Review of Quiet by Susan Cain
By COYLE NEAL
Do you prefer your own company to that of others? Do you prefer a quiet evening at home to a drunken kegger? Do you wish that in addition to blocking sight the walls of your office blocked sound and other evidences of human existence? If so, you are an introvert, and probably also a sociopath on the way to becoming a full-fledged serial killer. Or at least, that’s what the culture would have us believe with its “extrovert ideal.”
On the contrary, argues Susan Cain in her book Quiet, introverts are not only just as normal as everyone else, they actually have important—even critical—contributions to make to culture and society. In fact, we should reconsider the whole “extrovert ideal” in favor of a more balanced culture that draws on the strengths of introverts and extroverts alike.
Well-researched, well-written, and clearly a work of love, Quiet is an excellent read that I highly recommend to the introverted and the extroverted alike. Whether you’re an ‘innie’ or an ‘outie’, you’ll find much to think about in this book as you are challenged to reconsider what you think of as valuable in the world in terms of business, religion, politics, and education. Drawing on psychological and cultural studies, as well as quite a bit of testimony and personal experience, Cain’s book is well worth your attention.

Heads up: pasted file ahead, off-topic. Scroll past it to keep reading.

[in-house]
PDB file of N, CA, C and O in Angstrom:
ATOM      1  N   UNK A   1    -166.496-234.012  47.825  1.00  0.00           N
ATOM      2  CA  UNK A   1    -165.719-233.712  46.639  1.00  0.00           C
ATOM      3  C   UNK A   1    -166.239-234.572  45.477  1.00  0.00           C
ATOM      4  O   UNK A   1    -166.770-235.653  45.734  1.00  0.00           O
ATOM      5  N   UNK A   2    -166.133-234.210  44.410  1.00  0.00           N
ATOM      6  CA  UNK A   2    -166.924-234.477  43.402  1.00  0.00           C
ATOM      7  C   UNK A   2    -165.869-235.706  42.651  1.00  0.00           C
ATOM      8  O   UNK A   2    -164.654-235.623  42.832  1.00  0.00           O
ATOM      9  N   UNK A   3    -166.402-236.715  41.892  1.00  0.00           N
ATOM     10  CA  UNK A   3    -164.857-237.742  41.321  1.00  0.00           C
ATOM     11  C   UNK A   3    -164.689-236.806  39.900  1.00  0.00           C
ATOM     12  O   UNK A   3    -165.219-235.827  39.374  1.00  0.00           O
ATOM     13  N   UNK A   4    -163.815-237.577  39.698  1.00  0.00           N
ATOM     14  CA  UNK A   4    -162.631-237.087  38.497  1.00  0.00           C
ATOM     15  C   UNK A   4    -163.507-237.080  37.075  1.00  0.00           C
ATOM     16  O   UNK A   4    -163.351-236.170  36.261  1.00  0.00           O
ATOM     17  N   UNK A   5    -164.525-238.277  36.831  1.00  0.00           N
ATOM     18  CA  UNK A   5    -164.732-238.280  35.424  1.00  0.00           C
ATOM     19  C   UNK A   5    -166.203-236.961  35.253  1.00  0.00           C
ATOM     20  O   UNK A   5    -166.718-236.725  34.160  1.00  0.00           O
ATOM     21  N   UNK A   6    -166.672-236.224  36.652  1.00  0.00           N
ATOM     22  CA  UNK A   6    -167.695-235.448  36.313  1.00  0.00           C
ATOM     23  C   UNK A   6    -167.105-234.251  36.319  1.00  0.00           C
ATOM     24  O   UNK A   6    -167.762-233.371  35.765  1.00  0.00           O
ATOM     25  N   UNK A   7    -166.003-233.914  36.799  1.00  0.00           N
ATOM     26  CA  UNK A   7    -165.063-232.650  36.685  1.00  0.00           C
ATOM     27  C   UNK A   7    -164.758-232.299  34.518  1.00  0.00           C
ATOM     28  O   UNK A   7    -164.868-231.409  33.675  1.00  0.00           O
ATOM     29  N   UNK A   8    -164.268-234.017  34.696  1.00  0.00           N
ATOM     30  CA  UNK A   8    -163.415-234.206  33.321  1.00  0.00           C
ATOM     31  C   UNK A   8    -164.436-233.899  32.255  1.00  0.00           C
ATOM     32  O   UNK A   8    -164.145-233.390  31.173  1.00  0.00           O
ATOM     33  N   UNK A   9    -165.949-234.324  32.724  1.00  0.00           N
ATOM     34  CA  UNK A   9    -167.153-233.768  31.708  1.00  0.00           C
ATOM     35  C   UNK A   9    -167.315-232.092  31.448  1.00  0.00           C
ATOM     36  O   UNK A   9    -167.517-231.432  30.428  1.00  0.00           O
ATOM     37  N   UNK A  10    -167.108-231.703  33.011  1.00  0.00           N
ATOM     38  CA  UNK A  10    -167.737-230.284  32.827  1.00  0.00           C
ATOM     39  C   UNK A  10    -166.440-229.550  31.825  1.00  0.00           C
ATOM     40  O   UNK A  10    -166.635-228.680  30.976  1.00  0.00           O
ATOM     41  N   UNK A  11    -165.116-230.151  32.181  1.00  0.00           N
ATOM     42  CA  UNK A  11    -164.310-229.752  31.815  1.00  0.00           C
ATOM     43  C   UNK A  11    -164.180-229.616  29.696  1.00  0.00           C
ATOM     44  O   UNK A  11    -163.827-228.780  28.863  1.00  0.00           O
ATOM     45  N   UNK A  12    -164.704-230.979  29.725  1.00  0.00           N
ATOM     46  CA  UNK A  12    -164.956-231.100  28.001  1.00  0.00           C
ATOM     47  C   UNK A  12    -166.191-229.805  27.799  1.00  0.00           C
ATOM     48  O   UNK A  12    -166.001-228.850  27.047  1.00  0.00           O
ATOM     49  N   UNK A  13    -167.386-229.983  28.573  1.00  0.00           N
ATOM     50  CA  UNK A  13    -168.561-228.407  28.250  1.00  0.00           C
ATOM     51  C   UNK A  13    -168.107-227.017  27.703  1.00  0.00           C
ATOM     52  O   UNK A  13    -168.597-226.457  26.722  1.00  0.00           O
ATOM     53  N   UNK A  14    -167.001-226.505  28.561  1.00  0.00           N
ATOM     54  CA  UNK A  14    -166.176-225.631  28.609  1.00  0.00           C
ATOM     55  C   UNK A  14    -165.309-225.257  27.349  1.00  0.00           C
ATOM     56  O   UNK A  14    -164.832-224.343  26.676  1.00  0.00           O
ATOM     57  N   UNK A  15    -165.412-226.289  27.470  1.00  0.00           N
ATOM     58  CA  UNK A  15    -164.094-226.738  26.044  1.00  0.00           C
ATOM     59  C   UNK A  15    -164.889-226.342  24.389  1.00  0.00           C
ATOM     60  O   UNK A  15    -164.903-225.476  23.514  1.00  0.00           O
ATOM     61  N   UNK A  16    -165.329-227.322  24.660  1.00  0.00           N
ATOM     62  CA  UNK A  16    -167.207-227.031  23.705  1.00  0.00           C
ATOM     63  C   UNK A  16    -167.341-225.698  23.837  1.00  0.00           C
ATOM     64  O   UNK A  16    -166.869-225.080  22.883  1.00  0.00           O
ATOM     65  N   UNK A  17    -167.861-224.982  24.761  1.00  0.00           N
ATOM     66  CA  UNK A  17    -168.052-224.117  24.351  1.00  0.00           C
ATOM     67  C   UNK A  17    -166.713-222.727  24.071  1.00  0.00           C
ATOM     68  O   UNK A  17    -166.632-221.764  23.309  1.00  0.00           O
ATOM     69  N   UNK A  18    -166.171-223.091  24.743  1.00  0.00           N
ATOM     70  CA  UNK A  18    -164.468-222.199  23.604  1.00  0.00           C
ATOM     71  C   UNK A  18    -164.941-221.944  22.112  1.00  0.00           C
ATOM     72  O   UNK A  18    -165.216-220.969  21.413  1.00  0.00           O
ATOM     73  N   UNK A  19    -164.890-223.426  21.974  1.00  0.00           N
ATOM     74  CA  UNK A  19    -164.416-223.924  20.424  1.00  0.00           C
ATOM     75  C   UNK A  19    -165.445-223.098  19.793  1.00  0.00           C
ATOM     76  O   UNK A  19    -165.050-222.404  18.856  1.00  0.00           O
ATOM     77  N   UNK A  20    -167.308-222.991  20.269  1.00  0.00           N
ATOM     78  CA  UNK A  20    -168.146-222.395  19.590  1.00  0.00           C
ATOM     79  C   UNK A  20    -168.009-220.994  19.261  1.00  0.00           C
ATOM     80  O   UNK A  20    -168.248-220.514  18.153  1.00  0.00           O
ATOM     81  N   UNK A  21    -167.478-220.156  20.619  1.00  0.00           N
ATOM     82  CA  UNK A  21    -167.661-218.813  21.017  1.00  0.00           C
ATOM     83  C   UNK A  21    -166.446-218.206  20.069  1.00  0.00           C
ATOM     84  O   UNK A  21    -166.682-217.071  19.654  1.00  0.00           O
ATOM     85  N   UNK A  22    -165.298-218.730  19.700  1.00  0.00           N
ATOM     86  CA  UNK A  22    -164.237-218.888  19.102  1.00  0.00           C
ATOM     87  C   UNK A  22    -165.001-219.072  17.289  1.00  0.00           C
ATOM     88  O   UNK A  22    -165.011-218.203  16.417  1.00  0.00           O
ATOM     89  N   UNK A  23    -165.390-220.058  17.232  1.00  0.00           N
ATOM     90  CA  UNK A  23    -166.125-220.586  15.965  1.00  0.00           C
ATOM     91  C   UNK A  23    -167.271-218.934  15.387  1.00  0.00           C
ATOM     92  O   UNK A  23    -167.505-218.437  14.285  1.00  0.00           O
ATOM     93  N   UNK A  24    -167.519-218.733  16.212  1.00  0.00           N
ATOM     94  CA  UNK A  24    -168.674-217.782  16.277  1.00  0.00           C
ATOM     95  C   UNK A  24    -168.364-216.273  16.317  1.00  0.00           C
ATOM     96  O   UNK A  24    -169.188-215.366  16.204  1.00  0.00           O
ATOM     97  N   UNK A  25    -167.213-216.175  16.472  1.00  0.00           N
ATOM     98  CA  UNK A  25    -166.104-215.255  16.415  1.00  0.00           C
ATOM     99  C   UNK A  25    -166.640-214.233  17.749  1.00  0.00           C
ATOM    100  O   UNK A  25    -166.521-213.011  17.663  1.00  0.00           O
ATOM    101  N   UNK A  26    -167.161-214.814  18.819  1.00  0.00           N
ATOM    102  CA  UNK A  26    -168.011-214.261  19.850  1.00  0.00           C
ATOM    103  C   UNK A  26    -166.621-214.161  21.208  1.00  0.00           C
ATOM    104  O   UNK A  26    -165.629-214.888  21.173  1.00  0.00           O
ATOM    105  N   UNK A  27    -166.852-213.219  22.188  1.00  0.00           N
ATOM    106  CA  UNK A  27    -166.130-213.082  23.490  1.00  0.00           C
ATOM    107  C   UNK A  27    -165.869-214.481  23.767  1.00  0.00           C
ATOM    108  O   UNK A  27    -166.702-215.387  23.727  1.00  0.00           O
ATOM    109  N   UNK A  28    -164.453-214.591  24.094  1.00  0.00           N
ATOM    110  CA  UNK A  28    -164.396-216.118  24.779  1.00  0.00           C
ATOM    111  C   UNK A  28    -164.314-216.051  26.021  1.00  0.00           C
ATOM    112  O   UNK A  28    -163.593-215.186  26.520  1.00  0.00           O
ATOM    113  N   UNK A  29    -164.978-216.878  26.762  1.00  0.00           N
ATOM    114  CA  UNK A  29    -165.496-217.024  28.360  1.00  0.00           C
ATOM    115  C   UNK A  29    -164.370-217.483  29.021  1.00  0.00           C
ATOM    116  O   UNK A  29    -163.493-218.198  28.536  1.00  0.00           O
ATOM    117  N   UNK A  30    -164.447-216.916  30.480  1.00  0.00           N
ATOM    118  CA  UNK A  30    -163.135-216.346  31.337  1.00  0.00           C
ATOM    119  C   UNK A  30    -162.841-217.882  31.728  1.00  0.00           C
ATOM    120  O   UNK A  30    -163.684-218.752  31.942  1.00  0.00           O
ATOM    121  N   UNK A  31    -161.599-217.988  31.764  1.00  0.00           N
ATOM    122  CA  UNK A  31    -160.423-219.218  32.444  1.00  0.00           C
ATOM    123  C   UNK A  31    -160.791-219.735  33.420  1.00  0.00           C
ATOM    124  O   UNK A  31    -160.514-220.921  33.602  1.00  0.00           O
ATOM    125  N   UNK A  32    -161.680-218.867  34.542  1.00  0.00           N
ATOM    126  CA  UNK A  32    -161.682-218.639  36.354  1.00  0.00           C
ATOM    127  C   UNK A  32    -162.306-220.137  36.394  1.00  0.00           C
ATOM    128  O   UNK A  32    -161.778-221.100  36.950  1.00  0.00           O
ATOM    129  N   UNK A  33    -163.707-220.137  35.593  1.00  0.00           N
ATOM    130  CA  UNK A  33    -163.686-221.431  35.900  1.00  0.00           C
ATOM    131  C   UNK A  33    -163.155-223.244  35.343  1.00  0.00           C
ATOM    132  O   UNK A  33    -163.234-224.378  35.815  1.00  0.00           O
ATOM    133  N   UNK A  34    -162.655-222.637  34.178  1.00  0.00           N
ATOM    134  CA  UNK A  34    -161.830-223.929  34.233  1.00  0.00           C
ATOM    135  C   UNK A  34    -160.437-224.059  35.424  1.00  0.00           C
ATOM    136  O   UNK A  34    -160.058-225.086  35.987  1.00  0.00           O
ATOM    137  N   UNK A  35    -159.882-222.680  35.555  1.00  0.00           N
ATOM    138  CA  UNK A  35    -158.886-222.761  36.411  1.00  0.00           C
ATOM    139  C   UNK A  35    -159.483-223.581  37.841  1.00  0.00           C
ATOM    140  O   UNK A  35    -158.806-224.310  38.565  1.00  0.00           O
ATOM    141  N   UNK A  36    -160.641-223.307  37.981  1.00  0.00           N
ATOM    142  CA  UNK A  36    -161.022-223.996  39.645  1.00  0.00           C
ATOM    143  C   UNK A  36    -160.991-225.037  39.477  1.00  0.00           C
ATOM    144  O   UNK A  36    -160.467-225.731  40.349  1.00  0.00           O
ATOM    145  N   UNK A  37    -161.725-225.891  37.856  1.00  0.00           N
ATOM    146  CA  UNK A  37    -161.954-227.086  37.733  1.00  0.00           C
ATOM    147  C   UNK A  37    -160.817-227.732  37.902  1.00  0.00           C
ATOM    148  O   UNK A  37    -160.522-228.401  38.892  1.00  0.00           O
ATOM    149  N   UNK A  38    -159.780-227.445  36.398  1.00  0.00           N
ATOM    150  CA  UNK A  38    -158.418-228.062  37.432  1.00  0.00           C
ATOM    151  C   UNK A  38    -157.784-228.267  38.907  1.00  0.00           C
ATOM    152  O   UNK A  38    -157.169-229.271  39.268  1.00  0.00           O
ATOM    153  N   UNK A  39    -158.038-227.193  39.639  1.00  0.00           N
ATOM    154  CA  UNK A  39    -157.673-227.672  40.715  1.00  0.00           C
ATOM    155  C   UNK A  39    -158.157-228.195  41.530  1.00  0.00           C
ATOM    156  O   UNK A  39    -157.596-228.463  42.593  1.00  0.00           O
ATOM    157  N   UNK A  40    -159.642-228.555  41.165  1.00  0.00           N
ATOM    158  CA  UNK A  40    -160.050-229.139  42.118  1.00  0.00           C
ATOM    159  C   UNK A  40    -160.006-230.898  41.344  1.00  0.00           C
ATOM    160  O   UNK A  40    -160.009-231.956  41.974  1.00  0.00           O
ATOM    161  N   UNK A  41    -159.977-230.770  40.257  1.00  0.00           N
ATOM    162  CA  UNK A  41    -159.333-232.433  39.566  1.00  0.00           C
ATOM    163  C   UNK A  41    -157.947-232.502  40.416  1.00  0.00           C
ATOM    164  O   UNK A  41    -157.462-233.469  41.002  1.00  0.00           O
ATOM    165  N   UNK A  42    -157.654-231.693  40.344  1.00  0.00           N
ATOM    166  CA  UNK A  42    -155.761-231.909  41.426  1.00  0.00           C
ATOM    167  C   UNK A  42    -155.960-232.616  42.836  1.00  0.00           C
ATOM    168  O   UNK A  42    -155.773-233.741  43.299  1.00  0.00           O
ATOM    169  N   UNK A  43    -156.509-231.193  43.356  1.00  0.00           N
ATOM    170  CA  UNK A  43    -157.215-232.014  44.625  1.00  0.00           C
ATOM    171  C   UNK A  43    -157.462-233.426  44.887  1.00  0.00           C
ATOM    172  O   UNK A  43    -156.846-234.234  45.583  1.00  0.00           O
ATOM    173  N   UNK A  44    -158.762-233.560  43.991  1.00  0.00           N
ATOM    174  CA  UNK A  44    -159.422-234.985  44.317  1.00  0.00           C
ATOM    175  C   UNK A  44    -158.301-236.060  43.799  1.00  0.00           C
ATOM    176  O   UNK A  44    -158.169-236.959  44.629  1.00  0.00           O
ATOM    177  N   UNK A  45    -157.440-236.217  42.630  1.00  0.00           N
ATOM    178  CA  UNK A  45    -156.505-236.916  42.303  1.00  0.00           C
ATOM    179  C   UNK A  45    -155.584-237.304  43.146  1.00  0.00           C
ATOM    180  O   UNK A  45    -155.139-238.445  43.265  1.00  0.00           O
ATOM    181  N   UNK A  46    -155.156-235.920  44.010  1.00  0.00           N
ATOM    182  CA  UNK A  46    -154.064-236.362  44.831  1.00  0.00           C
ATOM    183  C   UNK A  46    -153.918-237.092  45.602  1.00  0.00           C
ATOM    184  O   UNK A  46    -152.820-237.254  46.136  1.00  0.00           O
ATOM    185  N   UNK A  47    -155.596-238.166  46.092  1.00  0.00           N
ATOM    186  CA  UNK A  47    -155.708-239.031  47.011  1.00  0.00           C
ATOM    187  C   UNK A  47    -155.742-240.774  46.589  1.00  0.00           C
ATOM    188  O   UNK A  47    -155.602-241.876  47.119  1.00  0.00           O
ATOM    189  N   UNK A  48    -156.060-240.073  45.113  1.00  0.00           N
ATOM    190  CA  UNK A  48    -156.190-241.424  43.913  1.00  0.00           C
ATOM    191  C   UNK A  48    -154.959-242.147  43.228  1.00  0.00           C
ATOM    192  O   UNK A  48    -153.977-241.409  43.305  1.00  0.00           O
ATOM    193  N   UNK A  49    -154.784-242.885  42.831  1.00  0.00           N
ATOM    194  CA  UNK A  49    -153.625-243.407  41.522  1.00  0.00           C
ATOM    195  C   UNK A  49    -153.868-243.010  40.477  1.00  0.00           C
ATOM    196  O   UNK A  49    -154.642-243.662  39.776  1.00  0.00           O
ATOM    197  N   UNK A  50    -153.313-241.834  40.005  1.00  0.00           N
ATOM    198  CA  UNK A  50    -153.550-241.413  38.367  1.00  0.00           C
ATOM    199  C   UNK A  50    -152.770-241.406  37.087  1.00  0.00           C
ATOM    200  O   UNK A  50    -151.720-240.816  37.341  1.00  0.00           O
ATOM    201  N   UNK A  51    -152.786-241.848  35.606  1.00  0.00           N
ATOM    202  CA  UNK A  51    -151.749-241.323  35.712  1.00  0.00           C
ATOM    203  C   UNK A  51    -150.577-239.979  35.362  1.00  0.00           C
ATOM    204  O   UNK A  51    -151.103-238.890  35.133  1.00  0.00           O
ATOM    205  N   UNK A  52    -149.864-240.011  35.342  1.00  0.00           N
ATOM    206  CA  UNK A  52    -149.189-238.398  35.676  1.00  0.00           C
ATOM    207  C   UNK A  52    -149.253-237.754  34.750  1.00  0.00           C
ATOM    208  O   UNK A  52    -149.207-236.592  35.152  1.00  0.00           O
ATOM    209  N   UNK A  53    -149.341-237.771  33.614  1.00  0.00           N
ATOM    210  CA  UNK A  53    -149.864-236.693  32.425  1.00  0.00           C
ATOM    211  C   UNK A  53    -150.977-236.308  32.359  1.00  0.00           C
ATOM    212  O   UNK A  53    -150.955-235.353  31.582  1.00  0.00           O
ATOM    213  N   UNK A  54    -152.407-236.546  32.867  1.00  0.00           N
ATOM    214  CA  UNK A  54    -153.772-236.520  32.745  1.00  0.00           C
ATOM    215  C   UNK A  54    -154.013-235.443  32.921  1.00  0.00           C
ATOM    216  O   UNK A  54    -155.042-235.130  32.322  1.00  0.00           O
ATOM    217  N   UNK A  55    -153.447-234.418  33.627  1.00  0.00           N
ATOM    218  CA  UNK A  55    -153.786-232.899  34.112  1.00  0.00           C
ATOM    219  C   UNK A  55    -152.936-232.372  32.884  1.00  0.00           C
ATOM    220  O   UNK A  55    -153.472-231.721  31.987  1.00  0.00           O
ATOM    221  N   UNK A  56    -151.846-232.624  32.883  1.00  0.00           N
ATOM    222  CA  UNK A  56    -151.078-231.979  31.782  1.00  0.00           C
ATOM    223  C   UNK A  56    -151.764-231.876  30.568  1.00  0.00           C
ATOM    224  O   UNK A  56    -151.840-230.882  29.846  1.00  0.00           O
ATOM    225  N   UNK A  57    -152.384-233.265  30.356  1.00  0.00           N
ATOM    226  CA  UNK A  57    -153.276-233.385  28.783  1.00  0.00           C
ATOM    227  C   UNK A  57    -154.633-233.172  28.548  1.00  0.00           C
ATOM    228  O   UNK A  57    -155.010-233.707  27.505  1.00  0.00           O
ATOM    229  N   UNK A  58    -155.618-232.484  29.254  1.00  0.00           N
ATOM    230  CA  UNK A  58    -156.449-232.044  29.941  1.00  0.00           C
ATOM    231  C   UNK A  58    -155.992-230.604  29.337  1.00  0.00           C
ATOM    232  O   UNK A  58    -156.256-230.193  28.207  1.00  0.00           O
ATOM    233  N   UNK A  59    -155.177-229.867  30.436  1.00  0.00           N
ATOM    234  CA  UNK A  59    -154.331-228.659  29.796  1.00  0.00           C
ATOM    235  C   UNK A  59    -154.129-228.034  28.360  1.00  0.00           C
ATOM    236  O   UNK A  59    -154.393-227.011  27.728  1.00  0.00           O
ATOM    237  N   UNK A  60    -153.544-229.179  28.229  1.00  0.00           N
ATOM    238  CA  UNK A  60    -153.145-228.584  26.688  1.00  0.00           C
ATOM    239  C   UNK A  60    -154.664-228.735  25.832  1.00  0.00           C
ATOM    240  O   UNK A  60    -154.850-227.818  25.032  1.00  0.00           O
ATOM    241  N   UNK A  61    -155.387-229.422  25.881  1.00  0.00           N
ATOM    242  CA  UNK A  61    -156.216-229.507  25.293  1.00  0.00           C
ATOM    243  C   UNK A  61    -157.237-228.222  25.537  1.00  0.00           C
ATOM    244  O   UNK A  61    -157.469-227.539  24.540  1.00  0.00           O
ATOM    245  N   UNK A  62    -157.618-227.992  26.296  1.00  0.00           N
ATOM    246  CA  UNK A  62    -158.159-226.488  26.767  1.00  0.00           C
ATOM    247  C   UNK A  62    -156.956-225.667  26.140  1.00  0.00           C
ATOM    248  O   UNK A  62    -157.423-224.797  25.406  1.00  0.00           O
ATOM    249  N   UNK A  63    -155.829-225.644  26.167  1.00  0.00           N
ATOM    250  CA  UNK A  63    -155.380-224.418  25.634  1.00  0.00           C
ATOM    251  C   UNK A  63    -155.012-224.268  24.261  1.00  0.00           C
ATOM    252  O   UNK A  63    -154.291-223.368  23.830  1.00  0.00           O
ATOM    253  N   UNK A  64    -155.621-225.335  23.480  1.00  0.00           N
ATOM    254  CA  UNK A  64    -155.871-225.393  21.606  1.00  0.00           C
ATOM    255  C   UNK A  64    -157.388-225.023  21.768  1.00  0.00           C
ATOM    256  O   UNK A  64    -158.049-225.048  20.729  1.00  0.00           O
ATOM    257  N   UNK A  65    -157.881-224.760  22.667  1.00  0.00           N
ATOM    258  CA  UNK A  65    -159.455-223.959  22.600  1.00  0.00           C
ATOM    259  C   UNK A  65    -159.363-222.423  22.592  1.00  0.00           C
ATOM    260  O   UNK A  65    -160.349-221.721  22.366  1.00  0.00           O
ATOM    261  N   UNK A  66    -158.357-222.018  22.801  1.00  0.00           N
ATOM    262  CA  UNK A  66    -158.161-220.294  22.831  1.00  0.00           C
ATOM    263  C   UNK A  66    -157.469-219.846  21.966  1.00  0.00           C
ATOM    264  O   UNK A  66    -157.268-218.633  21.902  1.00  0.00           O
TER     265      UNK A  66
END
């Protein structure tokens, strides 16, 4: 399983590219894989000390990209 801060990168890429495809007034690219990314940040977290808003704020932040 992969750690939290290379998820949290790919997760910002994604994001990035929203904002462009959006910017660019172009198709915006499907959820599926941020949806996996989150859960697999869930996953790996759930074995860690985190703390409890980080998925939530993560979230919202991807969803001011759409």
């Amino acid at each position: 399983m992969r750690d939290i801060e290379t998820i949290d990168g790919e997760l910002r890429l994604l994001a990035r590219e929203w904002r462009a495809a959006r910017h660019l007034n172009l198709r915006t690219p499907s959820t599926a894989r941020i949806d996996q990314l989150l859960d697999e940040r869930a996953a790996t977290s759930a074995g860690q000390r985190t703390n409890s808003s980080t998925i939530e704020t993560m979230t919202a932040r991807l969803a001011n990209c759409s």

Cain talks a bit about the extrovert ideal in the church, using Saddleback and Rick Warren as the picture of the triumph of the outgoing pastor and a congregation with functionally no place in which introverts can ever be truly comfortable. (By contrast, of course, we might picture the Medieval monk in his cell having taken a vow of silence and interacting with no one outside his conscience. Clearly, Christianity has not always embraced an extrovert ideal.) If it is indeed the case that Saddleback is representative and Christianity has by and large adopted the extrovert ideal, how on earth should we respond?
I think part of the problem here is one of categorization. When thinking in terms of Christianity, the absolute categorization of either an introvert ideal or an extrovert ideal falls flat. This is because there is both an introverted and an extroverted component to the Gospel.